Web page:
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Nature Diary for Dumfries and Galloway

Introduction :

This Diary was started in January 1999 as a weekly record of the changing wildlife in the Region. Whilst it is not continuous, the writer will try to make entries as frequently as possible.


Sunday March 21st 1999.

During this weekend, the writer and his wife went to York, returning over the moors on the border between Cumbria, Durham and Yorkshire. That gave us the chance to look at some limestone and gritstone scenery, also the impressive viaduct at Ribble Head on the Carlisle to Settle Railway. Whilst we enjoyed this, greater fun was provided by a roadside spring that gushed from a cave/crevice system. The main visible fauna was sheep and crows; the area has been so keepered that there are very few raptors. On the positive side, this area has valleys with deciduous trees (mainly oak, ash and beech) although most roadside flowers have been eaten out by sheep. The scenery was indeed magnificent, but the wildlife was disappointing; it is a sad contrast to the Lake District, only 40 miles to the west.

The buds are at last starting to break; garden fruitbushes are cautiously going into leaf, the birch trees are changing from violet to green. Whilst the daffodils have been out for some time and the snowdrops are finished, other flowers have been slow to appear.

Sunday March 14th 1999.

Weather cool but fine, light breeze, temperatures up to 9o Centigrade. This afternoon went to Barnbarroch inland of Kippford for an invigorating and very productive walk. The buds on Hazel (Corylus avellana) and the Willows (Salix spp.) are at last starting to break. 'Pussy Willow' is quite evident. The ash (Fraxinus excelsior) is still black-budded. Flowers of Coltsfoot (Tussilago farfara) are out in the stony edges of forestry tracks. Broom (Cytisus scoparius)remains grey-green in winter hibernation, but Gorse (Ulex europaeus) is still blooming but without any scent. Frogs are very active but careful to stay in cover; their chief evidence is masses of frogspawn in still pools in roadside ditches. The flowing ditches run clear and clean, gravel bottoms tempting for kick-sampling studies of invertebrates.

A short second trip to Rockcliffe in its sheltered seaside location at the mouth of the River Urr. A show of Daffodils (Narcissus pseudonarcissus), Lesser Celandines (Ranunculus ficaria), and Lesser Periwinkle (Vinca minor) lined one side of the track from the seafront car park towards the Motte of Urr. We diverted to a cove where a jetty was built in the 1890s, its sides covered in Bladderwrack. The pier was repaired last year, and was liberally coated in broken shells from mussels and cockles. My wife Jenny identified the shells as the meals of seagulls, dropped onto the concrete jetty surface to break them open.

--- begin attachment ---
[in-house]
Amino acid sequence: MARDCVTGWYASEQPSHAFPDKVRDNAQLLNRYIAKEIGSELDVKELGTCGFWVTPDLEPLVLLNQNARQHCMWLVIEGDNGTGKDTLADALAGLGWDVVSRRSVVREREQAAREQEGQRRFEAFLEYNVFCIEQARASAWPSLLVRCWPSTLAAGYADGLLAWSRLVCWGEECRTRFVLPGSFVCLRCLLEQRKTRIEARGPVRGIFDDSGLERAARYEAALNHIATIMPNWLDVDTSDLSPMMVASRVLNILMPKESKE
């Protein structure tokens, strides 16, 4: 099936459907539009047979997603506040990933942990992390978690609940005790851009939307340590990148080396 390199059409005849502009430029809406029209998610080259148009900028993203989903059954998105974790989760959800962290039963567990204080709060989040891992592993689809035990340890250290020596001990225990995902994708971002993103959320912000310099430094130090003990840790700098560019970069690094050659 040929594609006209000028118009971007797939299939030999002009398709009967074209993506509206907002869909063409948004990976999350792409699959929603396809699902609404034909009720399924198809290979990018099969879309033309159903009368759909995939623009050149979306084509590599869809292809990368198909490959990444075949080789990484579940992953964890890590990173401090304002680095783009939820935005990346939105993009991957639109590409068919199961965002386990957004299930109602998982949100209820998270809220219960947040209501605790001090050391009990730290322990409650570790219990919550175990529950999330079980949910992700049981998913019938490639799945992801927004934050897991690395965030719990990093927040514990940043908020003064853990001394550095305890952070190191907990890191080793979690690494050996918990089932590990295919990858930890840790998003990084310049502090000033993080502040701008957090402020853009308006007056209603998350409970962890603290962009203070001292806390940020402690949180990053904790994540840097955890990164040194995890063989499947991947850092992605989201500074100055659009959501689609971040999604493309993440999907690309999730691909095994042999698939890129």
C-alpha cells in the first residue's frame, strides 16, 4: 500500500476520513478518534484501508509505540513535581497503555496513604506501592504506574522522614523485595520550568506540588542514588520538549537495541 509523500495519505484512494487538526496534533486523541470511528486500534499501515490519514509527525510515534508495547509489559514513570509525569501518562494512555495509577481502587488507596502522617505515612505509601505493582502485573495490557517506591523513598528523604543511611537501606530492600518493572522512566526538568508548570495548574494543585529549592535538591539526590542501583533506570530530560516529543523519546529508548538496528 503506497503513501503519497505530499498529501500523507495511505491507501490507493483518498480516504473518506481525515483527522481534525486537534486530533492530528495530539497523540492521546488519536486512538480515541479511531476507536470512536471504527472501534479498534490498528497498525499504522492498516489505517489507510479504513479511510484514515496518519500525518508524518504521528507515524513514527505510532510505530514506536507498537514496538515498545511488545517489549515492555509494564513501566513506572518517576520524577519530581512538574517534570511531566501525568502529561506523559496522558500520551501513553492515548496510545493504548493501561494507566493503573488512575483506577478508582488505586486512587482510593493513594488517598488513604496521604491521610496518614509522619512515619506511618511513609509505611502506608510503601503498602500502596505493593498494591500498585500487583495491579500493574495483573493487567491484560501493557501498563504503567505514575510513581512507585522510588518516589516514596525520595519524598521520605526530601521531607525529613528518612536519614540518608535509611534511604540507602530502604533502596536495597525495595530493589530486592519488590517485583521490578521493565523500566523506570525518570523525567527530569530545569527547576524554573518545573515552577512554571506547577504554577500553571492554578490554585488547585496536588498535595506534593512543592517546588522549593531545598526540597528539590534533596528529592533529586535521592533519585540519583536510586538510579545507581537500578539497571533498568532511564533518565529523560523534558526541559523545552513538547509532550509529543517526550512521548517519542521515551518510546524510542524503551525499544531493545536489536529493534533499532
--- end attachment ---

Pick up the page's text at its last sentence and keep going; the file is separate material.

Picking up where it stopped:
February 25th 1999.

Weather mixed. The past week has had showers of rain, sleet, a little snow, sunshine and even some fog. Inland and in the uplands of Dumfries and Galloway there has been enough snow to briefly close a few roads, but this has not been for long. Daffodils, snowdrops and crocuses, are all out in the gardens of houses near the sea, but Dalbeattie is a little delayed and Castle Douglas is too cold and windy to have more than a few. The birds are still sorting out territories and relationships, - our Robin has not yet found a mate, though the blackbirds are pairing off, - and still make heavy use of the bird feeders.

February 16th 1999.

A cold and very mixed day, with occasional periods of sunshine between grey intervals and very cold sharp showers of rain. Birds desperate for food, - feeders very low, - cats not keen on being out for long. Robins, blackbirds, tits, chaffinches and a starling. Lawn beside feeding frame pecked to bare earth by birds after food. Snow forecast for tomorrow. Snowdrops very evident and we may have early daffodils. Lawn showing damage from my footprints from frost two weeks ago.

February 1st 1999.

Rather warmer night and morning. Sunlight ! The feeders consist of a freestanding bird table on a gravel path, a fence-mounted wedge-shaped feeder, a plastic and timber peanut feeder, a seed feeder and a fat and seed ball in a mesh bag. The back garden consists of vegetable/fruit bush patch (with a Hazel now standing to 4 metres), lawn, extensive herb beds and rockery and a rose bed. Front of house there is a Rosa rugosa rose hedge and an assortment of wild and hardy perennial flowers; we have one Rowan sapling now 3 metres high. The rowan berries and rosehips were deliberately left as winter food for the birds.

January 30-31st 1999.

Much as the previous day, but with dense mist and much feeder-activity. Mostly the Chaffinches, but also a Robin and two Rooks. Family cats in evidence, but no problems as yet, - the kittens are still too young. Many damaged trees seen on runs to Dumfries and Dundrennan. A Tawny Owl was heard on the 31st (Sunday evening).

January 29th 1999.

The weather today in Dalbeattie is damp and cool, at about 5o Centigrade. From the house, the hills about Dalbeattie are swathed in mist. However, despite frost damage to my lawn, the plants are starting to grow. The bird-table and the feeders have been well-subscribed by local Tits, Finches, a Robin, some Starlings, a Crow, two Rooks and a pair of Collared Doves.


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 Internet's owl All text and images © 1998 Richard Edkins of Dalbeattie Internet